I’d be disingenuous if I wrote about Shady Grove as though I’m an Austin long-timer, or as if I made Unplugged at the Grove a personal weekly ritual each summer. In fact, now I’m cursing my inability to make it out there more often.
So I can’t write about Shady Grove’s permanent closing, announced Monday, from either of those perspectives. But I can write as someone who, in six years in Austin, enjoyed the hell out of approximately seven trips to Shady Grove, whether for music, food, or both. And implicitly, I planned on more. A lot more.
Shady Grove was my first lunch as an Austin resident. It’s the first place I witnessed Jackie Venson’s magical dexterity and smiling, irresistible vivacity. My wife and I met a new and eventually close friend there while Alejandro Escovedo slammed out his working-man’s garage rock about 90 feet away. Their chicken-fried steak was nails.
Now, it’s gone forever. Two months of pandemic astonishingly wiped away 28 years. Its demise is the second major shoe COVID-19 has dropped on Austin’s live music scene following last month’s announcement about the original Threadgill’s. There will, undoubtedly and depressingly, be more. For now, this is depressing enough.
Matthew Odam, writing Shady Grove’s obit for Austin360, nailed the place as well in one sentence as anyone could: “Shady Grove may not have been the most critically acclaimed restaurant or the city’s premiere music venue, but it was much more than the sum of its parts.”
In a word, affirmative. My first Unplugged at the Grove, Shinyribs on the Thursday of 4th of July weekend in 2015, was spent in a sightline straight to that obnoxiously obstructive tree in the middle of the patio. I could see virtually nothing and couldn’t make out any of Kevin Russell’s frenetic crowd-working, save for a few occasions when the word “Austin!” was in there. That trip became more social occasion than music outing.
Yet, Unplugged was special. That was clear: The picnic atmosphere, the free admission, the agreeable summit of those who were serious about the music and others who just wanted to hang amidst a chill crowd in the summer humidity. Collecting those people in a place where everyone in attendance could actually hear the music (and could get there without any trouble), Unplugged at the Grove was everything Blues on the Green should be.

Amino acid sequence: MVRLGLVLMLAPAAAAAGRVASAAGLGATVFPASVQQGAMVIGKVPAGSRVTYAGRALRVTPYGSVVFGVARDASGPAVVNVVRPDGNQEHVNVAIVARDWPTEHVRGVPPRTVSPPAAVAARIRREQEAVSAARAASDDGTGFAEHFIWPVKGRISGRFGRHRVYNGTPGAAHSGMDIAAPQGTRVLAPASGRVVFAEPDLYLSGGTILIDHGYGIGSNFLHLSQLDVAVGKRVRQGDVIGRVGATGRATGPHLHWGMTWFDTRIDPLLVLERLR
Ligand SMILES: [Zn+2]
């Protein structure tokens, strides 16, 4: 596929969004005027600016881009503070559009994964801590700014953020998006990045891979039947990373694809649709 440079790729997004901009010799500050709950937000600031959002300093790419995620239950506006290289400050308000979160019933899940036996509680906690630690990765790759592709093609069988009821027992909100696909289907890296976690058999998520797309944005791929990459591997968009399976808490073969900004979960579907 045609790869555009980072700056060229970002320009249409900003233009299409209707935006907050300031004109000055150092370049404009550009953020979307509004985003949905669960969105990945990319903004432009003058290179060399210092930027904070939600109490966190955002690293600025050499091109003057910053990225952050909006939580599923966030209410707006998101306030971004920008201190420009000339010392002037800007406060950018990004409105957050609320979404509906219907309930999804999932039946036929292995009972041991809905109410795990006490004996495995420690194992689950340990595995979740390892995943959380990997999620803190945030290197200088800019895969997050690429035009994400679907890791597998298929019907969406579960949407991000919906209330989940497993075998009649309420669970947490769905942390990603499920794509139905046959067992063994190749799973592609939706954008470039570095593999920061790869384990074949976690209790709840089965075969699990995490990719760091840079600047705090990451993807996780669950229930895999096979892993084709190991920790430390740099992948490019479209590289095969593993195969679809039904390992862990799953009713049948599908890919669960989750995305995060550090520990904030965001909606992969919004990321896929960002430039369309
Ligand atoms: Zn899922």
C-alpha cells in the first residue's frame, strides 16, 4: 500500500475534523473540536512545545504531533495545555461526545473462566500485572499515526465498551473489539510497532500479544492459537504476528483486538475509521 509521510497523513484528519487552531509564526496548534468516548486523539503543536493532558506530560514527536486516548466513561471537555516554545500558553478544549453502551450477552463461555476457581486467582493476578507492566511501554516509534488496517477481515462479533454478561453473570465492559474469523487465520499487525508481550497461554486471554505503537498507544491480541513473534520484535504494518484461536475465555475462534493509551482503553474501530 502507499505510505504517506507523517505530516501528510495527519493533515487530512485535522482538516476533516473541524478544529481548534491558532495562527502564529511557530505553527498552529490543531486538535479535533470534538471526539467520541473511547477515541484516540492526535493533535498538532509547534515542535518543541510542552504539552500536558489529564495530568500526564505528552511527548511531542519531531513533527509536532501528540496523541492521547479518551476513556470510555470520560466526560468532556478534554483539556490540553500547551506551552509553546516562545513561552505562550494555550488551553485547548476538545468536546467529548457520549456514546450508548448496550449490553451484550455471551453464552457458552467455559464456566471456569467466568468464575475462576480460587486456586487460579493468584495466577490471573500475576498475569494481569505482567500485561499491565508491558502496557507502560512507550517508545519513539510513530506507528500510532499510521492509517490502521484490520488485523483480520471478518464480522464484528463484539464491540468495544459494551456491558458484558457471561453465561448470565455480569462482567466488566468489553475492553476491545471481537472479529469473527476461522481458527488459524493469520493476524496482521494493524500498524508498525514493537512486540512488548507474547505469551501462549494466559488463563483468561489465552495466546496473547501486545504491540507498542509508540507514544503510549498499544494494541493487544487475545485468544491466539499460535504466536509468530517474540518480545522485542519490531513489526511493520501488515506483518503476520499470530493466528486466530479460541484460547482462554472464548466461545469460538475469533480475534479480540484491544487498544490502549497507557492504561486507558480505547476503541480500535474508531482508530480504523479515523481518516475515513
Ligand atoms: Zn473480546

Subsequent times I had at Unplugged were even better. Even if you weren’t near the stage, it was a sublime institution, a built-in “place to be” with the simultaneous feel of a summer block party and a micro-festival. Venson was equal parts guitar virtuoso and cheer-spreader in 2018 (top photo). Escovedo was aged-rocker cool. Bee Caves, which played the only Unplugged show I arrived at early enough to get a seat in the first couple of rows, played a really nice set of indie rock in 2017, and now, as a direct result of Shady Grove closing, I’m wondering whatever happened to them. (The internet and their social feeds don’t seem to have answers.)
But hitting harder than the fact I won’t add to my handful of musical memories at Shady Grove is the uncertainty about what this means for the rest of Austin’s live music mainstays. If Shady Grove isn’t immune to permanent closure, then what local live music institution is? Is it ominous in particular that Shady Grove was doing takeout and delivery during the lockdown, and still couldn’t push forward? On its face, it seems like it.
The uncertainty is without limits. Now, the radio silence on social media from other hallowed locales of live music — not naming names so as to not unwittingly start rumors — seems all the more scary. Now, I’ll take any tiny positive sign that we’ll preserve as much as of our world as possible. Today, I got an email from Patika, that unassuming recto-cube-y coffee shop on South Lamar with no live music, indicating they’ll be announcing reopening plans soon. That has to be a positive we can vaguely extrapolate into a vision of a return to relative normalcy … right?
I don’t know. And it truly hurts to not know. What I do know is that I did love Shady Grove; this is the first venue obituary in the history of Ear Traffic ATX; and I’m praying I won’t feel compelled to write more before 2020 is out.